Usually, I just use this ability-if you want to call it that- to keep track of where people are around me and to avoid those individuals whose vibrations make me feel uneasy. But there are times when a person has strong intentions or is having a strong thought, and I am able to pick up on it without meaning to, especially if it’s direct toward me. I don’t know how to explain it beyond that; it is just something I’ve lived with all my life.
The point is, when I walked into the library room for my first meeting with Dr. Deem, I didn’t just pick up on his thought, it hit me full in the face life a bad stench. I instantly despised the man. Even knowing then that he wasn’t there to help me, I still went through with the evaluation, mainly because I didn’t feel I had a choice-my lawyer wanted me to go through with the evaluation. However, it was badly affected by my knowledge of what he intended. I have a long and well-documented history of trust issues; Dr. Deem later mentioned in his report that I was “not forthcoming” with him.
Of course I wasn’t. I didn’t trust him.
After my first meeting with him, I told my lawyer about it. He assured me that my evaluation was going to be handled in a professional manner and I had nothing to worry about. Since he was my lawyer, I felt I had to trust him, so I didn’t pursue the matter and assumed he would handle it.
Jack Crawford told Clarice about assuming; maybe I should have taken heed.
After the report was compiled and given to my lawyer and a copy given to me, I pointed out to Bill may of the discrepancies present within the document. Dr. Deem had written things in the report that were either A) false, B) things I never said, or C) did not make sense, such as his reasoning for why I killed Dr. Schwartz was because of my “unrequited love for Clara” and my “desire for recognition and approval from (my) friends.” “Unrequited Love?” I knew her a month! I wasn’t in love with her, I felt a kinship with her, yes, and I felt drawn to her, yes. Hell, I even flirted with her but I flirt with most of the women I know because it’s who I am. But love? I don’t think so. And I’m going to gain the approval of my friend or anybody for that matter – by killing a man? If he truly believes that, he is more delusional than most people think I am.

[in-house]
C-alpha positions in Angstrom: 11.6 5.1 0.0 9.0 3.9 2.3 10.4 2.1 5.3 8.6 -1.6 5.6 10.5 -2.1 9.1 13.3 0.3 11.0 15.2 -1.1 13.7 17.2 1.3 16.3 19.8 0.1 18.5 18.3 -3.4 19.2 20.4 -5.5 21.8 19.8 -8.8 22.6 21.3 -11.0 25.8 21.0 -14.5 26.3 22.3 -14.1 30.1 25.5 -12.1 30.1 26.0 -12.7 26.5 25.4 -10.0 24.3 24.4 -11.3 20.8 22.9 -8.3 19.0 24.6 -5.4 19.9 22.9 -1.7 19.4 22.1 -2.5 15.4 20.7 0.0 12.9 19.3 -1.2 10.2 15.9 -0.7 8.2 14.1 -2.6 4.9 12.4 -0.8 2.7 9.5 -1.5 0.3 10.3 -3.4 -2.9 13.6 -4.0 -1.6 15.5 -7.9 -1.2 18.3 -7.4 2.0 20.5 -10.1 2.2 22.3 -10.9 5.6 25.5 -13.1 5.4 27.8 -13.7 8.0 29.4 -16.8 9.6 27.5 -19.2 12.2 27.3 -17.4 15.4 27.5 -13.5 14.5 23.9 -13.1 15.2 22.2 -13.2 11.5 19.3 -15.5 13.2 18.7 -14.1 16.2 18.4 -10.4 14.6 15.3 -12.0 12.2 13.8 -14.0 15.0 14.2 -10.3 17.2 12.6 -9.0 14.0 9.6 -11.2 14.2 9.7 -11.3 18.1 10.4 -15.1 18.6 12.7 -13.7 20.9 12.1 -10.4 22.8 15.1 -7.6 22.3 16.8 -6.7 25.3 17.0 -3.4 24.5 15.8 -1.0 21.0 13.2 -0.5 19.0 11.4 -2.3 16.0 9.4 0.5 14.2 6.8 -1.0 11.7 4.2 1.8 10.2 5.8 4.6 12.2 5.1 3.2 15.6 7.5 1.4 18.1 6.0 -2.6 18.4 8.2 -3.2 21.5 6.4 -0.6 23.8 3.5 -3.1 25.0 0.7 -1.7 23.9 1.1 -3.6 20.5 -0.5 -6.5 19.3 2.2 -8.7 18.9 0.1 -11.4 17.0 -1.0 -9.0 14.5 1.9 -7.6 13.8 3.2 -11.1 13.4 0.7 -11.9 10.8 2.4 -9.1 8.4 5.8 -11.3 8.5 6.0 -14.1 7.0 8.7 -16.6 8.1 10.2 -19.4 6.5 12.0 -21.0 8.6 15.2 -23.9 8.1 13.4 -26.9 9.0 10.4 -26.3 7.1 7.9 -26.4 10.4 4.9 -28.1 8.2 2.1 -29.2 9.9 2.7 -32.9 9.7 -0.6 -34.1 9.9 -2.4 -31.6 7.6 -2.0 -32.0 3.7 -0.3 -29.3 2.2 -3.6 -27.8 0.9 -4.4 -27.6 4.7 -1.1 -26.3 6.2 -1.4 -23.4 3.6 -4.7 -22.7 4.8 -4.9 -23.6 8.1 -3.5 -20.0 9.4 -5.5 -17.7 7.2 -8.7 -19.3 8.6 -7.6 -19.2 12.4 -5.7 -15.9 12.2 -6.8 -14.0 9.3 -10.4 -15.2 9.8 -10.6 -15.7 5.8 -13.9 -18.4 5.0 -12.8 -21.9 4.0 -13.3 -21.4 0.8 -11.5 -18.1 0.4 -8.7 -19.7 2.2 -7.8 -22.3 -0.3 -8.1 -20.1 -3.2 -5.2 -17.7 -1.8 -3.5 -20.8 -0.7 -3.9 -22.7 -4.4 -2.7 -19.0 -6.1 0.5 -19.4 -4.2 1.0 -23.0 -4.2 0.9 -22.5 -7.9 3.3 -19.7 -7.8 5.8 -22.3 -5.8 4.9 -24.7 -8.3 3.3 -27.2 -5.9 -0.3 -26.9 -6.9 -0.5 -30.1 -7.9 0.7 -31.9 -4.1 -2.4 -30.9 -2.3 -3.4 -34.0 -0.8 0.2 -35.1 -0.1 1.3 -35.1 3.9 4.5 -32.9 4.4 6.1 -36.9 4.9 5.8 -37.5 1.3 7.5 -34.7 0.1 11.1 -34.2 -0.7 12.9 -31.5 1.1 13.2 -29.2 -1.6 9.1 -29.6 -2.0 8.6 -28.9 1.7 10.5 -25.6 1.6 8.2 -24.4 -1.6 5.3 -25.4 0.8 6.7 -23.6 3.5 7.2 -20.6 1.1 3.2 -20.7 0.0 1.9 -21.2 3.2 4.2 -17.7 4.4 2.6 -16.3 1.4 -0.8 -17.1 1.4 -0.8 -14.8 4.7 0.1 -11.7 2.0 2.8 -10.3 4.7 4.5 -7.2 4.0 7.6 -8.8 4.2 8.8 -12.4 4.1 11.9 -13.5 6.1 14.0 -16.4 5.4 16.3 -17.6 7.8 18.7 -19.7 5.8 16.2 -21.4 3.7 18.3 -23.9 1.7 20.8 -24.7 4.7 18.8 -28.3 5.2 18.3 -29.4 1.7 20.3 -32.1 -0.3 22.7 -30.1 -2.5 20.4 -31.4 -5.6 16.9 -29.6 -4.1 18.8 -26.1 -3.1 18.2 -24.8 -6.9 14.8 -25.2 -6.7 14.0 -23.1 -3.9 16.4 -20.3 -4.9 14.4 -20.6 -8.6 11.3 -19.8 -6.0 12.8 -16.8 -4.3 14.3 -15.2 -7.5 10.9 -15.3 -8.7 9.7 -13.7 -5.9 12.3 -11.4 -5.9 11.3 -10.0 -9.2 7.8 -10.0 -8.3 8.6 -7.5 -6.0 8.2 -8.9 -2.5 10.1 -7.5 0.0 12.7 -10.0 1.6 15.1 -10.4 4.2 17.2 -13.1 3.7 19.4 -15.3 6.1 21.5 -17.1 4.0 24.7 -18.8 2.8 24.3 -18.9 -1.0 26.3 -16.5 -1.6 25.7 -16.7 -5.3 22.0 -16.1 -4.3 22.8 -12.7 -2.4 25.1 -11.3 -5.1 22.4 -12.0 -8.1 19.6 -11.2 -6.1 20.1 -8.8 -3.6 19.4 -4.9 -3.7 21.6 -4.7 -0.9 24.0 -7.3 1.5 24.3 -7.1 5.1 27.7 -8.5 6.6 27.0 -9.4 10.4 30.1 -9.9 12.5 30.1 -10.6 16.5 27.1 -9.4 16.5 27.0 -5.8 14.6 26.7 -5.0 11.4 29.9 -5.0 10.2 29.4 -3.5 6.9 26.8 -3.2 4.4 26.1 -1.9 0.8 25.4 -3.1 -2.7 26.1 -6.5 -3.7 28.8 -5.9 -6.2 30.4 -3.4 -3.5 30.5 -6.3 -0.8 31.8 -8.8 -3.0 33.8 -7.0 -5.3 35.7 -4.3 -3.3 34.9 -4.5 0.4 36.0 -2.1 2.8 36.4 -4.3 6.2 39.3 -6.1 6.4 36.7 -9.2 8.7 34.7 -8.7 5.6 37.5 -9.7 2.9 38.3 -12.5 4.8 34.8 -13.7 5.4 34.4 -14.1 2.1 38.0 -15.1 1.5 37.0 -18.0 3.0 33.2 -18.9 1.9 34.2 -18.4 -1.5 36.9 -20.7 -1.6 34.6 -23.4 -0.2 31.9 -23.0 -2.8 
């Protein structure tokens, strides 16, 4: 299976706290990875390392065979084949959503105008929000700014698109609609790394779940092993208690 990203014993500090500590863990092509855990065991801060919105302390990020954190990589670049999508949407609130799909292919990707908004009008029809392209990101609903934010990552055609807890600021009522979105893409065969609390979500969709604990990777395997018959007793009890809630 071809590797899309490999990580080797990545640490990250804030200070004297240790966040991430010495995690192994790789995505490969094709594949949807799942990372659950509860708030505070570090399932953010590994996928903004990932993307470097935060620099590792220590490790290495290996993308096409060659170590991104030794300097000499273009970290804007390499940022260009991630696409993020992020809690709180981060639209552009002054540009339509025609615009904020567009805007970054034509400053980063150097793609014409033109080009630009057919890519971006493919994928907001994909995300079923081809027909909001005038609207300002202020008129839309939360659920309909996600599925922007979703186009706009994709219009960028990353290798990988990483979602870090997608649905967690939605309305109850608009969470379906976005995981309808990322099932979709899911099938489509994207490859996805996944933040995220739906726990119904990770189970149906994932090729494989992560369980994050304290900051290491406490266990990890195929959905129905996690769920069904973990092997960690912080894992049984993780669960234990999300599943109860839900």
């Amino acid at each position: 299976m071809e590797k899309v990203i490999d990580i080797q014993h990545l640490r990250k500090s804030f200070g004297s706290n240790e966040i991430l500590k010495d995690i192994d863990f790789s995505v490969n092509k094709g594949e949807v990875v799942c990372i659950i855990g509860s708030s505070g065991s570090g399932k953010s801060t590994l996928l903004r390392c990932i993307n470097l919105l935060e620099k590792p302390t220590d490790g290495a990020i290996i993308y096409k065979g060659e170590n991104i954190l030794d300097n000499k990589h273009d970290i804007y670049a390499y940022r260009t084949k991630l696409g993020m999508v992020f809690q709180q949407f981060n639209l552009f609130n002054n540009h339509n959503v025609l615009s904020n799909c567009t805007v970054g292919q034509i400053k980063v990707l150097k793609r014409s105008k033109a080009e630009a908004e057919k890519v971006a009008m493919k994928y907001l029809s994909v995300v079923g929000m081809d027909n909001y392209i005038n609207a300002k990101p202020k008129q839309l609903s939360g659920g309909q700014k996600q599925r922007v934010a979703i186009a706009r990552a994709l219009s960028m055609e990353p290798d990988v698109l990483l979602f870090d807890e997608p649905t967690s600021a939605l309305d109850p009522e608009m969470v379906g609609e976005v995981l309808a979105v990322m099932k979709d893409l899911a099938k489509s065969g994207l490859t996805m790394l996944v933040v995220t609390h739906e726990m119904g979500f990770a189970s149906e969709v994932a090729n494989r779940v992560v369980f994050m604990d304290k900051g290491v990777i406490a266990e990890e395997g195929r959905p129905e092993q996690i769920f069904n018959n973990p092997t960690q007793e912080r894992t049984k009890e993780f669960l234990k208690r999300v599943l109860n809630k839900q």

Another thing that was really off-balance about the report was that when reported on my past history he made it clear that something was seriously wrong with me, even quoting reports from past doctors. But then where he goes to the present he makes it seem that all my psychotic disorders have been resolved and I’m a perfectly normal, healthy person with all my mental faculties in perfect working order and that I know exactly what I was doing when I killed Dr. Schwartz.
Let’s see, Tiamet on my shoulder, the six in my head, blood drinking, the belief that this universe is my dream, staying up for days on end, depriving myself of sleep by means of lots and lots of caffeine pills and coffee just so I can avoid dreaming and a proclivity for having visions of the apocalyptic end of the world. Yep, all signs of a normal, healthy thought process.
While that last paragraph may seem a little flip and like I’m joking, I am being serious. Sarcastic, but serious. While I don’t see anything wrong with my having these thoughts, seeing the things I see or hearing the things I hear, clinically such things signify some sort of aberrant or abnormal flaw in a person’s psyche or at least that’s what the doctor’s have told me, since I was seven as their explanation as to why they wanted me to remain in the System. And everything I just mentioned in the paragraph above are brought up in Dr. Deems report, but he didn’t seem to think anything was wrong with me.